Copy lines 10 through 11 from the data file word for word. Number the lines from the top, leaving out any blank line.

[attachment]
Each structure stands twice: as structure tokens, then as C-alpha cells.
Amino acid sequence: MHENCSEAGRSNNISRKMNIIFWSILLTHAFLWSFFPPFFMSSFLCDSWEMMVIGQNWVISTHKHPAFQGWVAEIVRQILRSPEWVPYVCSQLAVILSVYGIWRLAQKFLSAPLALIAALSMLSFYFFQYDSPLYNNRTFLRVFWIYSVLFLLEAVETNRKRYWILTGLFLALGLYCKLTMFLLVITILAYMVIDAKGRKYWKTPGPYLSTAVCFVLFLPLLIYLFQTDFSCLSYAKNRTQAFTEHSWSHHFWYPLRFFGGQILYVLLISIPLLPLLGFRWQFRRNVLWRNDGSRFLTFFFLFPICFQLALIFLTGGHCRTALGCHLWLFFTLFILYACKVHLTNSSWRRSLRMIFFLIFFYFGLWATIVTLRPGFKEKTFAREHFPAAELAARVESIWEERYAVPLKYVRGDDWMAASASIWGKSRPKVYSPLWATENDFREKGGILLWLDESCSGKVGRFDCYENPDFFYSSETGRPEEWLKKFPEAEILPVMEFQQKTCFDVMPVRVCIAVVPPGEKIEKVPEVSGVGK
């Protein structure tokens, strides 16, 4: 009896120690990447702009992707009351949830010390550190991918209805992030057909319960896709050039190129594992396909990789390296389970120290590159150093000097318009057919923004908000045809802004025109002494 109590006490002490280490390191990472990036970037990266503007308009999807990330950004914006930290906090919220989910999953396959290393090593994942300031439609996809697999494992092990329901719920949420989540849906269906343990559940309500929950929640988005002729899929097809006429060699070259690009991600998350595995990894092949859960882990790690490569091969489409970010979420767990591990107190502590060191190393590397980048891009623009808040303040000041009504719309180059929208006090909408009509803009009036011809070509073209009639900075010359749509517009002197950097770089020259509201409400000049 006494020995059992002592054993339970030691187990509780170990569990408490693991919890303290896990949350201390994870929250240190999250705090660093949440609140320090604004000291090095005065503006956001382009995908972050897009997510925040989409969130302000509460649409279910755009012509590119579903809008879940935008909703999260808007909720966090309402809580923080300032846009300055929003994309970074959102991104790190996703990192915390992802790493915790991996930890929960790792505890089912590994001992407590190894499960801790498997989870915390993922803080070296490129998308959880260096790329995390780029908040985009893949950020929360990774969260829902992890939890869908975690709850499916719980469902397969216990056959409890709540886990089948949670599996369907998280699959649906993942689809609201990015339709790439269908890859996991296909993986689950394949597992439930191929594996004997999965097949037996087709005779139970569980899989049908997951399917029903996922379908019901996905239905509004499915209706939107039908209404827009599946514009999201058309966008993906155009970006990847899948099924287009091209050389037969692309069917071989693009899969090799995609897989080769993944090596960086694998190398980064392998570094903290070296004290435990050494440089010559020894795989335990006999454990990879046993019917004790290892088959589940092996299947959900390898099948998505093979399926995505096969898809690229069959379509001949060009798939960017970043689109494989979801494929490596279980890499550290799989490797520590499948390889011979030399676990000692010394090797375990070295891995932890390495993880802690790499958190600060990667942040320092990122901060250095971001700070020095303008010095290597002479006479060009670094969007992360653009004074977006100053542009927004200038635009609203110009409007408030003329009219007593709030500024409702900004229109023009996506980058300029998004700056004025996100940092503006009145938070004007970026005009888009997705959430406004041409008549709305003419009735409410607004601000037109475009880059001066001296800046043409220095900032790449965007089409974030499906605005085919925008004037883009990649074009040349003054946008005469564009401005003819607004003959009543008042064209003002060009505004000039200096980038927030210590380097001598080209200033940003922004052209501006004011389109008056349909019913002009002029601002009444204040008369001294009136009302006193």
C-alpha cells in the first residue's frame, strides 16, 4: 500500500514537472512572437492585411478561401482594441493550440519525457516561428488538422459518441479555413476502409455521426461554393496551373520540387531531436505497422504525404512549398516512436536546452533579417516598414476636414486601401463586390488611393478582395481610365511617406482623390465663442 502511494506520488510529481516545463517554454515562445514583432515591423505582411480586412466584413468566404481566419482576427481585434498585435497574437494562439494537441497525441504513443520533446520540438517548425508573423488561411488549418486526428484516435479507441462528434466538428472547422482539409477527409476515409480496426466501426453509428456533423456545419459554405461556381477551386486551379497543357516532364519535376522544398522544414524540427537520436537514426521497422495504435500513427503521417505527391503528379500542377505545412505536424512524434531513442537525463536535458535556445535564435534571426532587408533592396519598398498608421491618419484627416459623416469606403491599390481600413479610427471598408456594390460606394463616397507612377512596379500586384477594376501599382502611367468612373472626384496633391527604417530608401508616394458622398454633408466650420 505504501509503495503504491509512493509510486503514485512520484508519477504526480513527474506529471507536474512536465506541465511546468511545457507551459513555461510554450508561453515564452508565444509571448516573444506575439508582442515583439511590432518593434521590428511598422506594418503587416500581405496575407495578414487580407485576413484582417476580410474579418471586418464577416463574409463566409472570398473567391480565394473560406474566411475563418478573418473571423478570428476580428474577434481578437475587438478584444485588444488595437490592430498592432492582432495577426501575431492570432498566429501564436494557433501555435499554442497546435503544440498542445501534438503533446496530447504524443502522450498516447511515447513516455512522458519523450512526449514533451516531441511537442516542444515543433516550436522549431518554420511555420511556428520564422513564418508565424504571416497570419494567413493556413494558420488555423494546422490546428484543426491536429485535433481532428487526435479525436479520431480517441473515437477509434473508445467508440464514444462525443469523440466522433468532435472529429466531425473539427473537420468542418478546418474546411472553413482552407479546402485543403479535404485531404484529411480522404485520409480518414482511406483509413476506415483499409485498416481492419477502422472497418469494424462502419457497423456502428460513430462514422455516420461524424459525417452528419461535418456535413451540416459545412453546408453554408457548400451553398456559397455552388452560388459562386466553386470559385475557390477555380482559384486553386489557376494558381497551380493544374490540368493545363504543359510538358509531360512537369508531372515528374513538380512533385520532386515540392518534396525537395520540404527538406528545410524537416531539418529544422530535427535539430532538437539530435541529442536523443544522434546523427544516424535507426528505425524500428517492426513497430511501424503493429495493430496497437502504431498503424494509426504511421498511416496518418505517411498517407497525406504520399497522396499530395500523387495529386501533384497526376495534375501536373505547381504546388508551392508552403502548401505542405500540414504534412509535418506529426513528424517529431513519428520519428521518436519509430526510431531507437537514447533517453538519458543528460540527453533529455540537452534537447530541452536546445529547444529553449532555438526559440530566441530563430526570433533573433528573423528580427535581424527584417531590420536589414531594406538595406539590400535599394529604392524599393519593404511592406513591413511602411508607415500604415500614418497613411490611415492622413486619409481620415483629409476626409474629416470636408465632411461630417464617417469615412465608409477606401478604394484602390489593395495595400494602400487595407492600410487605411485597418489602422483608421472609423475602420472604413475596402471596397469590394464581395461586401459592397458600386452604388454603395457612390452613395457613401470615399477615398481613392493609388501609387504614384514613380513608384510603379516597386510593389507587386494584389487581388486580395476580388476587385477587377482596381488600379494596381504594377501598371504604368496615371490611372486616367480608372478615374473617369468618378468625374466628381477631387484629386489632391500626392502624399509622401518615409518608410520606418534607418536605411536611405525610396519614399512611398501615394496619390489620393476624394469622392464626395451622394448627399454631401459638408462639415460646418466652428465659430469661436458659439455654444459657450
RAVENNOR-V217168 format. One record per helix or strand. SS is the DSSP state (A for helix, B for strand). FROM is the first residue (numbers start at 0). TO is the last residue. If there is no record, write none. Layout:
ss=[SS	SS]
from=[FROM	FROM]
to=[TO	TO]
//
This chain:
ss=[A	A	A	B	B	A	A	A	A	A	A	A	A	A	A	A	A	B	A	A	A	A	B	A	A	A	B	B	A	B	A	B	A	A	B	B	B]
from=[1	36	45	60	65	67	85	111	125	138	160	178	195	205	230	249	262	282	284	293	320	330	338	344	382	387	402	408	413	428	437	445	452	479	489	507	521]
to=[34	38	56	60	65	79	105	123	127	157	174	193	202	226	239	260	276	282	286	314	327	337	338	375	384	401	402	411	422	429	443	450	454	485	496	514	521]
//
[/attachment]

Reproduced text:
This chain:
ss=[A	A	A	B	B	A	A	A	A	A	A	A	A	A	A	A	A	B	A	A	A	A	B	A	A	A	B	B	A	B	A	B	A	A	B	B	B]